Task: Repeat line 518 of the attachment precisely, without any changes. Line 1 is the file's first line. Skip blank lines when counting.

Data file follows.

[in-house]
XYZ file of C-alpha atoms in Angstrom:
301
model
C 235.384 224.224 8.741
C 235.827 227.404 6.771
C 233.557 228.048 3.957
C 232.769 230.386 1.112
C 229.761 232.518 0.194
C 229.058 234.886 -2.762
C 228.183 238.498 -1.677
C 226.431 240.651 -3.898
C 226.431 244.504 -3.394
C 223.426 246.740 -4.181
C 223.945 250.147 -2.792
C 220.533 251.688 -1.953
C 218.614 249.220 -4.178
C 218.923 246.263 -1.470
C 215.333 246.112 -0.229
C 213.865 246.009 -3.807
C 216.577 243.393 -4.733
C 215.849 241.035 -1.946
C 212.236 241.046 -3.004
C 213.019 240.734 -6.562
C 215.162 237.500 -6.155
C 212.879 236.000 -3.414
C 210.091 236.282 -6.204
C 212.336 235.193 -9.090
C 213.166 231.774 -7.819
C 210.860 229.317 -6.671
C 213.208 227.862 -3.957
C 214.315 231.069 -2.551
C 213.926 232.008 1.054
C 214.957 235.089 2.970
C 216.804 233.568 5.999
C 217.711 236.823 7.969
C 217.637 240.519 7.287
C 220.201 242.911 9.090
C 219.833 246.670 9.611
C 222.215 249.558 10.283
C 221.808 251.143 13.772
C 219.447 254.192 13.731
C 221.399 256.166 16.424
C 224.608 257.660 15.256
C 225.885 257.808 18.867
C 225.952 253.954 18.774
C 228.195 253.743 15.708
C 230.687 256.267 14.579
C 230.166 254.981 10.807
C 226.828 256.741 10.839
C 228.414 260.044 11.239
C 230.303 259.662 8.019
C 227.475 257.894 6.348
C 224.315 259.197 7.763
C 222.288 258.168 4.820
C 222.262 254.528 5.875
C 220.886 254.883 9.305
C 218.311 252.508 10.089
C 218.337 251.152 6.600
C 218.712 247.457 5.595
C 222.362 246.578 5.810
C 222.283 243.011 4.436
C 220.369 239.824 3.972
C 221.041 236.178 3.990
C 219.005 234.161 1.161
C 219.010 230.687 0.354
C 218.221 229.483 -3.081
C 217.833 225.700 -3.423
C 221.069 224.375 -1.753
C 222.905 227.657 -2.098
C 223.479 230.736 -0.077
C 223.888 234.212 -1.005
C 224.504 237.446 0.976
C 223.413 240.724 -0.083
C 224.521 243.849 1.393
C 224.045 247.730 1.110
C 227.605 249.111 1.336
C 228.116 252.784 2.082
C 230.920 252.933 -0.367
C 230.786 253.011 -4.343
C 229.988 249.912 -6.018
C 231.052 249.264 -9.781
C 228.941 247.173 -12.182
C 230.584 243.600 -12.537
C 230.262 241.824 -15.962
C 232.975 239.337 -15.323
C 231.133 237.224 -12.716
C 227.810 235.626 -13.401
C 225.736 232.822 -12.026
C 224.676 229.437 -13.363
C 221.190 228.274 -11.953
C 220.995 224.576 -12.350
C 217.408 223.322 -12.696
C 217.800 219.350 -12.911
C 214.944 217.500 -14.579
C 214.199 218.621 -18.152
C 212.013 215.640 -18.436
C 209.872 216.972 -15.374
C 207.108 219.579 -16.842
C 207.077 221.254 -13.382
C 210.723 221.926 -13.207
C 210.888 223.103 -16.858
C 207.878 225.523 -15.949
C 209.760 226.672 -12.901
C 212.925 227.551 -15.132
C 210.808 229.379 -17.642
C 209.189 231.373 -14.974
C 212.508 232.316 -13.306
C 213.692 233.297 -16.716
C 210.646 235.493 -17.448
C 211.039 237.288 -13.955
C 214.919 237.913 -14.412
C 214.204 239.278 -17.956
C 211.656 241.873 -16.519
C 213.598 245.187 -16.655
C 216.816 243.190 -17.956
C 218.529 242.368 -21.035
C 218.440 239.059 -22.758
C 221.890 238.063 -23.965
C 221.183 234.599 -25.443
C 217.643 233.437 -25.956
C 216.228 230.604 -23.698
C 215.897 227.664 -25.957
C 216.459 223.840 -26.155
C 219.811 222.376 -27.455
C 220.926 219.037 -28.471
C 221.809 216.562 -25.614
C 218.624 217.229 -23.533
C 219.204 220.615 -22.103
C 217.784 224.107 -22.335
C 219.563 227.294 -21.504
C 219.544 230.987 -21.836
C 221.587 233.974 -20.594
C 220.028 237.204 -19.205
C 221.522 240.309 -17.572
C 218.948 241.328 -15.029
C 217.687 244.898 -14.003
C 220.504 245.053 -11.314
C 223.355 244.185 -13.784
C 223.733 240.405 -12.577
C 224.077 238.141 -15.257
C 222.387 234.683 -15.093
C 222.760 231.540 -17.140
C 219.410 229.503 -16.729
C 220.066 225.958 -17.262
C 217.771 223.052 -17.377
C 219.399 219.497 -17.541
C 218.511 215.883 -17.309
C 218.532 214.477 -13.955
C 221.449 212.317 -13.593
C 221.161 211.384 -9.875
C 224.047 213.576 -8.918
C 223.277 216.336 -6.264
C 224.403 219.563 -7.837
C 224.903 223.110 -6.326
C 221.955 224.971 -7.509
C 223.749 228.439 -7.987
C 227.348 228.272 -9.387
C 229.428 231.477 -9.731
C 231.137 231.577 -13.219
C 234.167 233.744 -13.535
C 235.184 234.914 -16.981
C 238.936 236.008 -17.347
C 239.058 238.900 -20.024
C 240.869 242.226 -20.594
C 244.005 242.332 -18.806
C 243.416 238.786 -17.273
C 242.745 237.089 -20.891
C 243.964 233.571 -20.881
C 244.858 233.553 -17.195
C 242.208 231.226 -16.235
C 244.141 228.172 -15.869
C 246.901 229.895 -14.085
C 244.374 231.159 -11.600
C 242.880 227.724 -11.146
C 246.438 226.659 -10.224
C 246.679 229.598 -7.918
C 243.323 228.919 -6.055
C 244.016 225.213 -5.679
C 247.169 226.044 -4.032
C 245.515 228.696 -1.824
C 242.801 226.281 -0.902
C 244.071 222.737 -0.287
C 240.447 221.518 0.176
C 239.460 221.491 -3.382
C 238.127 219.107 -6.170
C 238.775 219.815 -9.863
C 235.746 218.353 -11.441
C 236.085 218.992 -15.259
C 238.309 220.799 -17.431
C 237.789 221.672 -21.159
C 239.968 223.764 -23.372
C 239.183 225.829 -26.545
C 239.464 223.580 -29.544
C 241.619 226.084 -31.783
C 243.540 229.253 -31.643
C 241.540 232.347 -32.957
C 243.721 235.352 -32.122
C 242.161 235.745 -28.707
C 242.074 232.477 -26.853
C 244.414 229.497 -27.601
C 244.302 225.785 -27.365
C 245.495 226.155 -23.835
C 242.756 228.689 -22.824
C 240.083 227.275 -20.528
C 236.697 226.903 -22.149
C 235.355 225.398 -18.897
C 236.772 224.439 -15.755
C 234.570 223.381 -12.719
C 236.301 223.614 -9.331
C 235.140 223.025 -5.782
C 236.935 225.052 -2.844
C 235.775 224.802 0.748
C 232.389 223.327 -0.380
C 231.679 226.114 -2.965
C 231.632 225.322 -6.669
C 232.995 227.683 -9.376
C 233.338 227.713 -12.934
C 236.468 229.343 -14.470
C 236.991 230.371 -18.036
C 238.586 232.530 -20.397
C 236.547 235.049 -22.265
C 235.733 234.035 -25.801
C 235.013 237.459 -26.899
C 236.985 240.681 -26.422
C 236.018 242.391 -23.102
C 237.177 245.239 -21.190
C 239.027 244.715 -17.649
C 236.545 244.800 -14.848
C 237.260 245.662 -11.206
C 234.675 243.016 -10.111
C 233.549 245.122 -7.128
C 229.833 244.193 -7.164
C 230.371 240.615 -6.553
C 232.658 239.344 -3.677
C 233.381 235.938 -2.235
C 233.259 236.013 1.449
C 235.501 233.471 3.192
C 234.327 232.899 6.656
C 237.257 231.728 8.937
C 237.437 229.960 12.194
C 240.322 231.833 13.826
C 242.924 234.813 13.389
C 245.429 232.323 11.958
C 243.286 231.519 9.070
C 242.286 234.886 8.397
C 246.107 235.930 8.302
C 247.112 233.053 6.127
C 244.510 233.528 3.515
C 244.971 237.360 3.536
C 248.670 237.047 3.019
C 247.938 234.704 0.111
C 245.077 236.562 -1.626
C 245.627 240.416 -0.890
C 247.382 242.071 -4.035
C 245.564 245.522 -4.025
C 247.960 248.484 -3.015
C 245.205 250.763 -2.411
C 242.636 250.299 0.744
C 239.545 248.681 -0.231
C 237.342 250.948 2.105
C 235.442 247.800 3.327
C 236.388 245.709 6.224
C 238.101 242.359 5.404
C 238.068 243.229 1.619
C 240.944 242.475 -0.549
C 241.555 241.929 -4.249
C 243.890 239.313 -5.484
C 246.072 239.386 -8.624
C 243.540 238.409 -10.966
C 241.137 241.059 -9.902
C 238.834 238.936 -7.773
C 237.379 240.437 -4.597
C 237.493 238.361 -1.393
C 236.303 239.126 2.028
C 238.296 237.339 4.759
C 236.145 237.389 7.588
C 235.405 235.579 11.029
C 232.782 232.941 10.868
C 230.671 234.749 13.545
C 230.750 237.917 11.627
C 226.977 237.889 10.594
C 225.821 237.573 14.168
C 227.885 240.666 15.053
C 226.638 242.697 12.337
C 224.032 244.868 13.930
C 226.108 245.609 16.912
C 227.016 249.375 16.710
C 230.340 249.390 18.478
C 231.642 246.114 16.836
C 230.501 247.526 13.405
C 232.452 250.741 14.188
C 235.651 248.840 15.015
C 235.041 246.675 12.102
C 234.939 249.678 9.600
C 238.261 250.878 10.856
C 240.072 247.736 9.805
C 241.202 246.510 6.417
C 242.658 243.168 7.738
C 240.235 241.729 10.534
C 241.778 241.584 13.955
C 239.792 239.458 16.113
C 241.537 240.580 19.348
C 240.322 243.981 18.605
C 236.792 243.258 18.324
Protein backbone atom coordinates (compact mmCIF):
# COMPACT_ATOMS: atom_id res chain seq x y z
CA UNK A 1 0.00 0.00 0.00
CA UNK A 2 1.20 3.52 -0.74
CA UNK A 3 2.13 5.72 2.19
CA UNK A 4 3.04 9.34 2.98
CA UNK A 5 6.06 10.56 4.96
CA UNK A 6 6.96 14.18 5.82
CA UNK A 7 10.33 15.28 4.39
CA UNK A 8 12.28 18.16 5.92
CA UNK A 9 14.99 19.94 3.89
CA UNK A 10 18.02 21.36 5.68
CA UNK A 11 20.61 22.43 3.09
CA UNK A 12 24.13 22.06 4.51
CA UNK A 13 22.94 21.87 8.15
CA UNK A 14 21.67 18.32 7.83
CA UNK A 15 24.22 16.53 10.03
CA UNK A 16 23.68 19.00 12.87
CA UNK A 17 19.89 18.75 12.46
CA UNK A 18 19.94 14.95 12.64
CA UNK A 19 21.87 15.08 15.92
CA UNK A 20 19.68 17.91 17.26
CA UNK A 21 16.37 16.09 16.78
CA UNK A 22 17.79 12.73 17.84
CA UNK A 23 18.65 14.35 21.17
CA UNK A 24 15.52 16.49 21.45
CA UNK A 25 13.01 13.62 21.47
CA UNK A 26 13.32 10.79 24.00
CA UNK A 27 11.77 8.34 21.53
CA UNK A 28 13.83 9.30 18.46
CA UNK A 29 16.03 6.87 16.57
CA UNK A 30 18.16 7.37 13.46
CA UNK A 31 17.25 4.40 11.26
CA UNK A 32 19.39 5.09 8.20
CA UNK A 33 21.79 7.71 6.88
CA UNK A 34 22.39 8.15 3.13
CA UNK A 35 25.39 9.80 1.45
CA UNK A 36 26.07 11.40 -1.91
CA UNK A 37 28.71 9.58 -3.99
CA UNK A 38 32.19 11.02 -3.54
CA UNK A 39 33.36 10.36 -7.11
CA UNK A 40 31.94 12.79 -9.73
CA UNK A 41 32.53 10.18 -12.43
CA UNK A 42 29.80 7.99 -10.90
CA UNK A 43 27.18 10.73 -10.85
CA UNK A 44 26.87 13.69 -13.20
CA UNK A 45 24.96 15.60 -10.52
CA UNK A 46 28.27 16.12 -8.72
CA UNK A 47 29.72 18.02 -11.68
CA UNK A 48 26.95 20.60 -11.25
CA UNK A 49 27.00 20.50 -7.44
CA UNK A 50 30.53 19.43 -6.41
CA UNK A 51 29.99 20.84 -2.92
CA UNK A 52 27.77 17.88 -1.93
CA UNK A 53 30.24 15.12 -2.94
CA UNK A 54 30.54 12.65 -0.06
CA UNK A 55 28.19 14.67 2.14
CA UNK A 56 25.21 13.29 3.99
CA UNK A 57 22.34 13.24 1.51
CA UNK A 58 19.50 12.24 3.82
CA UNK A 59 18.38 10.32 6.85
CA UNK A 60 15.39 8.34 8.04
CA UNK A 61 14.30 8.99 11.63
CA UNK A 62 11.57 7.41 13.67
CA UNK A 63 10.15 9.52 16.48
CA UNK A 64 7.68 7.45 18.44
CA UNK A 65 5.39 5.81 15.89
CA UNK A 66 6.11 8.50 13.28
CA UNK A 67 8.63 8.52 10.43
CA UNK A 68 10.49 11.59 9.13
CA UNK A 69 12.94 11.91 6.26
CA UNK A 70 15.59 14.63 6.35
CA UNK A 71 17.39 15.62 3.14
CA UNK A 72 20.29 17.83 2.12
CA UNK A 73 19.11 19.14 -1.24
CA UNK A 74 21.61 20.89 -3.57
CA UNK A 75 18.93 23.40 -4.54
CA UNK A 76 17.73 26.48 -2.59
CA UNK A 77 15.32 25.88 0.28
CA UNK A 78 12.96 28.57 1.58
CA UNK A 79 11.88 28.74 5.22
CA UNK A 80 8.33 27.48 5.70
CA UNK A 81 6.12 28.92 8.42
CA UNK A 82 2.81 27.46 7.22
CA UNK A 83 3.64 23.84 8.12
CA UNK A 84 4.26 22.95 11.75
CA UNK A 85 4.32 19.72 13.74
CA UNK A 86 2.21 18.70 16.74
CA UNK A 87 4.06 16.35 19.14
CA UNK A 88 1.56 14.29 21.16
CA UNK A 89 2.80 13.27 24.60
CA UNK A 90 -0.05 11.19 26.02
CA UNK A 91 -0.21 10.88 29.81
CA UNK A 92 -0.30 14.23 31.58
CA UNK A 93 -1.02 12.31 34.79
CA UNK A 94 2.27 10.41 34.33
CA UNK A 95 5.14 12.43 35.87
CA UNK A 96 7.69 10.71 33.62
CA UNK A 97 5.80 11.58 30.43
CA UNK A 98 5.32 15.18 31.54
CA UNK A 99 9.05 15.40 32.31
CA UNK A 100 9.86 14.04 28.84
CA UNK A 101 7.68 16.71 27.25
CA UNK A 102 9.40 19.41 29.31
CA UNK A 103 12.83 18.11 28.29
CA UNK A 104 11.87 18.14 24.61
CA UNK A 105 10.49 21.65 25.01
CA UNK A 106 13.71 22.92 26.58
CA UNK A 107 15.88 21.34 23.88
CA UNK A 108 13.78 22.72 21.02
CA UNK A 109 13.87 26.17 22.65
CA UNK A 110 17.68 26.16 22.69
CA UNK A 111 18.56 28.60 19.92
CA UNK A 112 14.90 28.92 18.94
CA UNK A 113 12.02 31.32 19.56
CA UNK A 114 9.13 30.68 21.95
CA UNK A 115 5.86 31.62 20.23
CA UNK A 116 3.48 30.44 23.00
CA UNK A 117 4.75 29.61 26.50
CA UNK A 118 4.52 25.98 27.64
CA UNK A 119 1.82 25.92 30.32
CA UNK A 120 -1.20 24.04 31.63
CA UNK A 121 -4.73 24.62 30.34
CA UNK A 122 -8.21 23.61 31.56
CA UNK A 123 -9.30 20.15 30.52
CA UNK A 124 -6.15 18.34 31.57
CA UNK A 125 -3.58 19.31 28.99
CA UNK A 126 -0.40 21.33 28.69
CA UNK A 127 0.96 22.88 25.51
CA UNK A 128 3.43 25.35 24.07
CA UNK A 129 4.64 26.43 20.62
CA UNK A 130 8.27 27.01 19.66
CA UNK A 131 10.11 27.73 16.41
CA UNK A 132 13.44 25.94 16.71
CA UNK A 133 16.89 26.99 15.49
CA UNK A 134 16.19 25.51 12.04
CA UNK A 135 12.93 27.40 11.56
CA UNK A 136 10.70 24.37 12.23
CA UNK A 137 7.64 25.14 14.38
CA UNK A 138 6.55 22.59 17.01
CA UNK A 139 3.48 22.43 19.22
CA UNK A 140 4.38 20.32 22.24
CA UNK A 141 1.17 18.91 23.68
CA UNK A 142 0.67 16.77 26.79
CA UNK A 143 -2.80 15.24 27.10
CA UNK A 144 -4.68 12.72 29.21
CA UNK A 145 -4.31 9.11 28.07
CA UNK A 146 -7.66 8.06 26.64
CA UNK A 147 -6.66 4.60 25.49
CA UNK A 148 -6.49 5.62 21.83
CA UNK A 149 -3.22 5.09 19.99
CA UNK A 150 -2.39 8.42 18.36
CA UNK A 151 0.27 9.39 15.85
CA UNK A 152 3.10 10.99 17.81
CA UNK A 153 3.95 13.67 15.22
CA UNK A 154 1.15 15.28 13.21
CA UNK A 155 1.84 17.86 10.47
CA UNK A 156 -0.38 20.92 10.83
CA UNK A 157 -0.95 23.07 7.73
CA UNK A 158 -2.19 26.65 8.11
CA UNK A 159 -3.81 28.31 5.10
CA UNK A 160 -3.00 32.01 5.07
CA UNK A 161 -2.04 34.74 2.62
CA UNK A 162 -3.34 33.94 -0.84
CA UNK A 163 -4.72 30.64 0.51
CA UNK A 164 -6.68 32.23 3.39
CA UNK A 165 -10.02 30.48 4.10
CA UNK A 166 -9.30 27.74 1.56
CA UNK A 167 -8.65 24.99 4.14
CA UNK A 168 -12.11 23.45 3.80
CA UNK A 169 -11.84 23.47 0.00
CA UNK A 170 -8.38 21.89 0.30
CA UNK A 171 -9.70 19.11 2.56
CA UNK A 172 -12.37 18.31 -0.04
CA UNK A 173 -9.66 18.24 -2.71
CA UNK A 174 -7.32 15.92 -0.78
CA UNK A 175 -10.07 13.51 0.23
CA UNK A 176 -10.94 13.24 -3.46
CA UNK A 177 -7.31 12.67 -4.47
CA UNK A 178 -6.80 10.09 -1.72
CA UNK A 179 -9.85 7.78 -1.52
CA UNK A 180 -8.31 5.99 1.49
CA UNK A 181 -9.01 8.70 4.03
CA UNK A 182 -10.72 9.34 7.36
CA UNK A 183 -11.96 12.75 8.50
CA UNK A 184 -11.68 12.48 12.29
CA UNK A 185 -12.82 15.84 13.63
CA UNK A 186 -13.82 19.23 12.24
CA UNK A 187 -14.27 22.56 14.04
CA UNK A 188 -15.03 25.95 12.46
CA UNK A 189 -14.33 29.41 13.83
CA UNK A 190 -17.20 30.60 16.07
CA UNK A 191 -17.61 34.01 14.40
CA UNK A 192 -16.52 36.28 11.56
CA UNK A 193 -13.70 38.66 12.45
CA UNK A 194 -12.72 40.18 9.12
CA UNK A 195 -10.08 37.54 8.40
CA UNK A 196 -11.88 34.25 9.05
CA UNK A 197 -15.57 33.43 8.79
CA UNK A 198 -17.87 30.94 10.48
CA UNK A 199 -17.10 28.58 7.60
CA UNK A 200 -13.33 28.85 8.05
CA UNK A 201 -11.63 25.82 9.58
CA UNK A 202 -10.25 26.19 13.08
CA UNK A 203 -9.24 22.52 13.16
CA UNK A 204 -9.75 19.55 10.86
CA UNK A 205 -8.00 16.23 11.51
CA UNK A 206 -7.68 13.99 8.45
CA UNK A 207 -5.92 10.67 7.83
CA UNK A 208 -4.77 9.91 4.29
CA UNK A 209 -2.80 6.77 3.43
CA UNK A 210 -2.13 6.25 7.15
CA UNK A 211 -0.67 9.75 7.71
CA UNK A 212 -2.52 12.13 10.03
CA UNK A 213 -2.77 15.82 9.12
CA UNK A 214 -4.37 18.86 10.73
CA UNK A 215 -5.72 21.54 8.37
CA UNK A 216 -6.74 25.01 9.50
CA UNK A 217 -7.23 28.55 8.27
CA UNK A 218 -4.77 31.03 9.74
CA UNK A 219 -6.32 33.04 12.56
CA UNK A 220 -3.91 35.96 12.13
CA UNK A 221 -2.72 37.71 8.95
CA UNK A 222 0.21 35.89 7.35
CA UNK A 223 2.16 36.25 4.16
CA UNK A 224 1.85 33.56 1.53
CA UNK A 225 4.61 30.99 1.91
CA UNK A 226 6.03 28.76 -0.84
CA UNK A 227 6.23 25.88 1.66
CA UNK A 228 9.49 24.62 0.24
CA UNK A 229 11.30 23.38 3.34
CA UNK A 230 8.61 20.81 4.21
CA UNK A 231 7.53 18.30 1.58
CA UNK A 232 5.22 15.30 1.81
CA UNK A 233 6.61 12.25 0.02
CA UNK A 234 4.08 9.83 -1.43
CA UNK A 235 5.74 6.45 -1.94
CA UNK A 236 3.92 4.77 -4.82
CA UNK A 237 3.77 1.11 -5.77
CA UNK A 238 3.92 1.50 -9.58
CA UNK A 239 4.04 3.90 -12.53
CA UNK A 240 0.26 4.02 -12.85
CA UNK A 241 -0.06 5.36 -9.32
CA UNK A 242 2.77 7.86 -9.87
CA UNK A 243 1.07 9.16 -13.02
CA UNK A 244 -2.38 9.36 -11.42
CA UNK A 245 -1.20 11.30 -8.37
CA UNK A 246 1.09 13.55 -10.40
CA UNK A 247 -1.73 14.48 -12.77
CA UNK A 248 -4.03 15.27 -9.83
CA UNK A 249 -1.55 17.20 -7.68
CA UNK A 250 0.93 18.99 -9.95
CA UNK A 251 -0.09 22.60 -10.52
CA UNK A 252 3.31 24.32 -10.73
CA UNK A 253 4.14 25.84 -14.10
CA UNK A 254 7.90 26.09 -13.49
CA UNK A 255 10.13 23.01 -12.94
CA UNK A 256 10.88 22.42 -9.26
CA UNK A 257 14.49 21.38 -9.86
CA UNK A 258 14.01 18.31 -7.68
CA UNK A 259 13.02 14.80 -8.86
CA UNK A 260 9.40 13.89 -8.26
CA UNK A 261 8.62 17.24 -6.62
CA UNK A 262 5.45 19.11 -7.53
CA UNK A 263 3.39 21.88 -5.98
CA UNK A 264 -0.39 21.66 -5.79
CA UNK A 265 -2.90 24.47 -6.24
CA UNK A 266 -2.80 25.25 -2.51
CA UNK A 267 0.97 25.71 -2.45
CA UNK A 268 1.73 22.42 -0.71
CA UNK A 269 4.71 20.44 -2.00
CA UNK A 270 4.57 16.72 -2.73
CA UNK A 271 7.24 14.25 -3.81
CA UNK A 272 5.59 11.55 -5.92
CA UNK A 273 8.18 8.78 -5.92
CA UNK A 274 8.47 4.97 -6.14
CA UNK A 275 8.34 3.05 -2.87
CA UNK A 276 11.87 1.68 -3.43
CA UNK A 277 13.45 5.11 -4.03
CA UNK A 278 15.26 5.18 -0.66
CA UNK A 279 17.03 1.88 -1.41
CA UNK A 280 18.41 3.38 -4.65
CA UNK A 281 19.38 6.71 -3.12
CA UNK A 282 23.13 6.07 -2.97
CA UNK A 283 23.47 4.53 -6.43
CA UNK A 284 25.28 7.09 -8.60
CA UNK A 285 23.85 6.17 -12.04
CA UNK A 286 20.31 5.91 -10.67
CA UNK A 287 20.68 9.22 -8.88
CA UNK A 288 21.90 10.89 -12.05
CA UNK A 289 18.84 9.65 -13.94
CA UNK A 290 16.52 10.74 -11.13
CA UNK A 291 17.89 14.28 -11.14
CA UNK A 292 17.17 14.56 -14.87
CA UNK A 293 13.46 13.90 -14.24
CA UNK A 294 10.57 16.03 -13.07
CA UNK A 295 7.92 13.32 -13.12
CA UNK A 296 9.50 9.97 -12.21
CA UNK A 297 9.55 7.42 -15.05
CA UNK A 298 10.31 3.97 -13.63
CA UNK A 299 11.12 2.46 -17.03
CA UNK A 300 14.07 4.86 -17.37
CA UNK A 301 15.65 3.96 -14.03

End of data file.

CA UNK A 211 -0.67 9.75 7.71